Parenting Kids with Disabilities: This was my summer blog series for June - September, 2017. It addresses various aspects of parenting kids with disabilities that may not be addressed elsewhere. You will find all the posts linked at the top.
Let's Talk About Faith: Talking about faith is always tricky. The risk of offending believers is high, even if we, ourselves have once been on the inside. Inside the church walls. Close to the priests and pastors. To God’s people. I think, though, it’s important to take the risk. To talk about the way faith shaped me as a woman with CP. Ways it helped, and ways it hurt.
Let's Talk About In The Land of Canaan: ...There is danger in doing a project like this when your feelings and attitudes for our community have yet to evolve. While done with the best of intentions, I have found this documentary to be objectifying, exploitative and ableist, and I cannot in good conscience, have watched something like this, that so harms my community, and not speak up about it.
Let's Talk About The Time I Dropped My Mom's Mother's Day Flowers on The Ground: "Yeah, I offered to carry them for her, but she said no. I KNEW she would drop them!"
Let's Talk About The Gap Between Disabled Adults and Parents of Kids with Disabilities: "You guys are the first generation raised out of institutions. Before that, parents always spoke for you. We had to. There was no other choice. Now, though, you've grown up, and you speak for yourselves. You're the first to ever do that. I don't think we, as parents, are used to it yet."
Let's Talk About The Effects of Consistent Patronization: We are often told in society that we must not overindulge disabled children, lest they grow up feeling entitled to everything, making them spoiled brats. Little is said, though, about the other end of that spectrum.
How My Great Grandpa's Innovation Made It Possible for Me to Ride a Bike: Grandma and Grandpa brought the new Big Wheel home, and Grandpa went down to his shop...
How a Parent's Response to Ableism Can Impact Their Child: Mom continued recounting the moment: "I wanted to take him by the collar and shake him. I wanted to tell him, 'Of course she can talk!'"
Cerebral Palsy Awareness Month Interview #7: The most important thing I have learned about myself is that it is okay to have Cerebral Palsy and it is okay to be disabled. I grew up with a lot of internalized ableism, and it honestly took me until my 30's to realize that there is nothing inherently bad about being disabled. It's a part of my identity that I can take pride in.
Let's Talk About Typical Siblings: As a kid, my thought about my sisters were that they are just as strong as everyone else, and they are a lot smarter than anyone else - they just have some trouble walking. That's how I would explain it to people when I was younger.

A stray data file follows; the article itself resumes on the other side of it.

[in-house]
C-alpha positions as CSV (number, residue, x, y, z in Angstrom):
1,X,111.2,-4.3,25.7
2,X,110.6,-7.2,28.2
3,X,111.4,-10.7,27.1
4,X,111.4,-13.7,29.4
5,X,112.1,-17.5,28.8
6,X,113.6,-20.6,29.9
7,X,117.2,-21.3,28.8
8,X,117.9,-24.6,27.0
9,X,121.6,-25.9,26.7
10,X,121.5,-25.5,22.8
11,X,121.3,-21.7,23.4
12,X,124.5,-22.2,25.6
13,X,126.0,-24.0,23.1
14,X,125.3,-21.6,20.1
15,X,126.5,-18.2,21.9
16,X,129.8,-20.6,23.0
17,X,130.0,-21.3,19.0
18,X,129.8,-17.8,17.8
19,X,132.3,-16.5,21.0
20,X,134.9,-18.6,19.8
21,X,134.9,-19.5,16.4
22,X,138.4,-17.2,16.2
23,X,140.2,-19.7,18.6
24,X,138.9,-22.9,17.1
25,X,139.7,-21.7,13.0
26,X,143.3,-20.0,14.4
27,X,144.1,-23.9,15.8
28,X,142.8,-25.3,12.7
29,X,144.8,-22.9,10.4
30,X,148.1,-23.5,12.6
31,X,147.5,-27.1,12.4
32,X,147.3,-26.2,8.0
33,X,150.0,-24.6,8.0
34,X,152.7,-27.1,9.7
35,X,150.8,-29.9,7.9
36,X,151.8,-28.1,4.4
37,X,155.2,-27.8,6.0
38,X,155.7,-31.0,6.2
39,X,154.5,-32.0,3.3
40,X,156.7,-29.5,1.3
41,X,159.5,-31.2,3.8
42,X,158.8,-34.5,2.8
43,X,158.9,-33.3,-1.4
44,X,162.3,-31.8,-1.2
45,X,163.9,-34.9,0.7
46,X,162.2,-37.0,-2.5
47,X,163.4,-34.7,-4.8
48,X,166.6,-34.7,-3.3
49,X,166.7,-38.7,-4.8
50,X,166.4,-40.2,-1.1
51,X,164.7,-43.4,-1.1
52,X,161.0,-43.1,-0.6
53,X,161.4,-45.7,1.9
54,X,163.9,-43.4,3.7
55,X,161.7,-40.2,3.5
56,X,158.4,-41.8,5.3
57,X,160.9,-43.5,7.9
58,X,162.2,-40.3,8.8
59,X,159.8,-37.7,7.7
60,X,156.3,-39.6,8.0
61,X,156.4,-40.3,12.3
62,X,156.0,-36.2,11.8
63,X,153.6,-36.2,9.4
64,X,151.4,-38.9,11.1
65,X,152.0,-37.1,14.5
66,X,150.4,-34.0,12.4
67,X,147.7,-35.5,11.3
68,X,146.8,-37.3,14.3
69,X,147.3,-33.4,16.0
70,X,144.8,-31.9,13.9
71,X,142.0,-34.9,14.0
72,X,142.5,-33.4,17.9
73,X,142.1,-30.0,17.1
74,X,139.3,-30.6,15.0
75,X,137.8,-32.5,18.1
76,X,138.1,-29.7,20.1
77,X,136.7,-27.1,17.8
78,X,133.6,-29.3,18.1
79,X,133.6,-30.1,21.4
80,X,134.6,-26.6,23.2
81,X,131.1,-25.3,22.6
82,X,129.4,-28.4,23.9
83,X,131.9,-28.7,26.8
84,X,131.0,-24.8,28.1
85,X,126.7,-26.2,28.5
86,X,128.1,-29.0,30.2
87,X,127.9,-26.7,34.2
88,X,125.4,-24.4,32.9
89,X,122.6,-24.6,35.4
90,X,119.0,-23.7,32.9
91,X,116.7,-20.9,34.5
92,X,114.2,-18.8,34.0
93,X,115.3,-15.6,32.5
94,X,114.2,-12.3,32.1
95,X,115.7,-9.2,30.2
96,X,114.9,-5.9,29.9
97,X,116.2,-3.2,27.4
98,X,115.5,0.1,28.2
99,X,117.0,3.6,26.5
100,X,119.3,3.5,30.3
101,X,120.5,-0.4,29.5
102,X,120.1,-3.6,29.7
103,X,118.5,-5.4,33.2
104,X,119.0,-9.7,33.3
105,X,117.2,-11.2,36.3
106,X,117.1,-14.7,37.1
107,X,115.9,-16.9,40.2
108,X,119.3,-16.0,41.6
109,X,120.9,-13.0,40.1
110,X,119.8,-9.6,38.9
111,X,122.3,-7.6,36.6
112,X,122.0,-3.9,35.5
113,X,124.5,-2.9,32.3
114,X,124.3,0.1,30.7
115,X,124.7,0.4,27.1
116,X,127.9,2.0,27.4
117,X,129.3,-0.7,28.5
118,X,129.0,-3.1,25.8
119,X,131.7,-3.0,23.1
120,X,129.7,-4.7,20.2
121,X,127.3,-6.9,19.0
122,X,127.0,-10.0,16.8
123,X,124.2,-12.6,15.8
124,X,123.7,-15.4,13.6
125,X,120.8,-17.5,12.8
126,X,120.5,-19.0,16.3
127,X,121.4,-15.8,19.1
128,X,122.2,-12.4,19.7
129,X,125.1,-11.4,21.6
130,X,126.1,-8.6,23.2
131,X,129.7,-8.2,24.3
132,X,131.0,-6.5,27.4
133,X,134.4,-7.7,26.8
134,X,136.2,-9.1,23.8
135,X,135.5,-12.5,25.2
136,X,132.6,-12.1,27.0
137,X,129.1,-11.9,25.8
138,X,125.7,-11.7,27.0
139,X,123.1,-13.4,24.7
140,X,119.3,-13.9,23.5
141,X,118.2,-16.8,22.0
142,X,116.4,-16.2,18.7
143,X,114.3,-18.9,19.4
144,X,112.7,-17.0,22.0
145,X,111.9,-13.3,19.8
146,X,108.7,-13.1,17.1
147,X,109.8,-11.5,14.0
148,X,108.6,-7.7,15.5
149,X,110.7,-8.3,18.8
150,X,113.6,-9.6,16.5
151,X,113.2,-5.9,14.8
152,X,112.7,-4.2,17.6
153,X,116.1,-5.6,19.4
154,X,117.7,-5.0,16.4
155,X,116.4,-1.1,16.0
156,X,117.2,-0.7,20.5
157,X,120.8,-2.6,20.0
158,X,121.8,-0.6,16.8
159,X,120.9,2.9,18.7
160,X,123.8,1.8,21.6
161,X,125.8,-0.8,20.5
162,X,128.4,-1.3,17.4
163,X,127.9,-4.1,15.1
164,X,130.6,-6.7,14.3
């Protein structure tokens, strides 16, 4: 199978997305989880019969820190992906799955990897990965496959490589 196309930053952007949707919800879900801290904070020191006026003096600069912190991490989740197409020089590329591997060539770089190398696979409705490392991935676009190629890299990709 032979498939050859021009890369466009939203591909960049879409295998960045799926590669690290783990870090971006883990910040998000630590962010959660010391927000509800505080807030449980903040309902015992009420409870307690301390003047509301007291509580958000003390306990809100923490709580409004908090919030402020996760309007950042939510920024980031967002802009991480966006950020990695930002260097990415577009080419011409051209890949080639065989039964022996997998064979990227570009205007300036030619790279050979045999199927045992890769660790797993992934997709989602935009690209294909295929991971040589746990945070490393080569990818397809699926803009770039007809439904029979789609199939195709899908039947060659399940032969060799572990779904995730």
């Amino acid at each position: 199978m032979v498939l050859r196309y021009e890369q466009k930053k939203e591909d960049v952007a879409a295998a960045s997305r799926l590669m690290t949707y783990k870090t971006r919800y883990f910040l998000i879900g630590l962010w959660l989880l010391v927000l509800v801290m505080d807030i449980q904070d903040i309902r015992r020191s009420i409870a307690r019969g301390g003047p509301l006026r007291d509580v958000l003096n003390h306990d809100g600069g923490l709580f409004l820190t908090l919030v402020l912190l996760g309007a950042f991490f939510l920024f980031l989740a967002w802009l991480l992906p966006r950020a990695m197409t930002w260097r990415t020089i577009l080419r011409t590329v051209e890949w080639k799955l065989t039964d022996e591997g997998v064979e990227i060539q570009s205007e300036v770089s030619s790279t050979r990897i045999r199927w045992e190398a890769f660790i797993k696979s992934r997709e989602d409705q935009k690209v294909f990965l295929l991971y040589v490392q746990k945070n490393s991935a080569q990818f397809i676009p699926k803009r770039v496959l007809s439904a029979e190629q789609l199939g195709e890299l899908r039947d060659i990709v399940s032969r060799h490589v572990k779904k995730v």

Let's Talk About Place Blindness and CP: In layman's terms, place blindness means that I can navigate place to place only if there are significant landmarks guiding me.
Let's Talk About Falling: Though I can't remember it, I'm positive I had to be taught how to fall correctly. I know it didn't come naturally to me. Spasticity means that I tend to go down hard and fast, and it never felt possible to go against my body's natural momentum and attempt to fall forward. Usually, instinct is to break your fall by putting your hands out, but mine were usually full - Canadian crutches meant I couldn't often break my own falls.
Let's Talk About Safety Issues and Disability: It was December, 2009 when the fire alarm went off in our building in the middle of the night. Ripped from sleep, we got up and made our way to the apartment door which we felt to be sure it wasn't hot. We didn't smell smoke, so we ventured to open the door. In the hall, another smell greeted us. Not thick smoke, but the scent of something burning, maybe?
Grey's Anatomy: Disability Representation Series: 10x15 - Throwing It All Away: This baby isn't out there contributing to society. He's not going to the office of baby 9-month-olds from 9 to 5 and bringing home a paycheck. That does not mean he doesn't need to be loved and held and accepted.
In The Time Machine: At this point in history, the internet didn't exist. We knew a maximum of 60 kids and 2 teachers would see these videos (all of whom either my sister or I knew) which we were fine with. Now, I want to share them here, with the knowledge that there are little kids out there who have CP and have gone through difficult surgeries and recoveries.
Like Looking in a Mirror: One of the coolest things I have found about having CP is that it offers an automatic connection to a community - even down to our physical features. Look at two people with CP and you will see similarities.
What You Need to Know About Blogging About Your Disabled Kids: Ask yourself, does this post, or this blog, respect my child and their dignity? Does it respect my child's community?
3 Things Disabled People Aren't Required to Provide the Nondisabled Public: Many times, we, as disabled people are looked upon to educate the people around us (at their demand.) The reality is, we do not exist to educate the nondisabled population.
What You Need to Know About Pushing Someone's Wheelchair Without Permission: When I was nineteen, I traveled out of the country for the first time without my parents. Once the plane landed, a man retrieved my wheelchair from where it had been stored during the flight. I got in while he held it steady. I buckled myself in, and before I had time to think or react, I felt myself being pushed - not by my sister or friends (who I had traveled with) but by a strange man I had never met.
The Thing I Regret Most So Far: Just because I can reframe negative things in a more positive context does not take away their impact and it doesn't mean there are not aspects of my life and behavior that I do, deeply regret. And though I don't often share about this, I feel it's important. Because I'm sure I'm not the only person with CP who has also struggled in this way, and I want anyone out there who is struggling as I have to know you are not alone.
The Person I've Had the Most Intense Romantic Feelings For: Some of you may be wondering why I've been posting these anecdotal stories that don't necessarily have to do directly with my CP. It's because I think it's important to know that disabled people are complex and unique. We all have our own stories. And we, as human beings, share similar feelings and experiences with disabled and nondisabled people alike.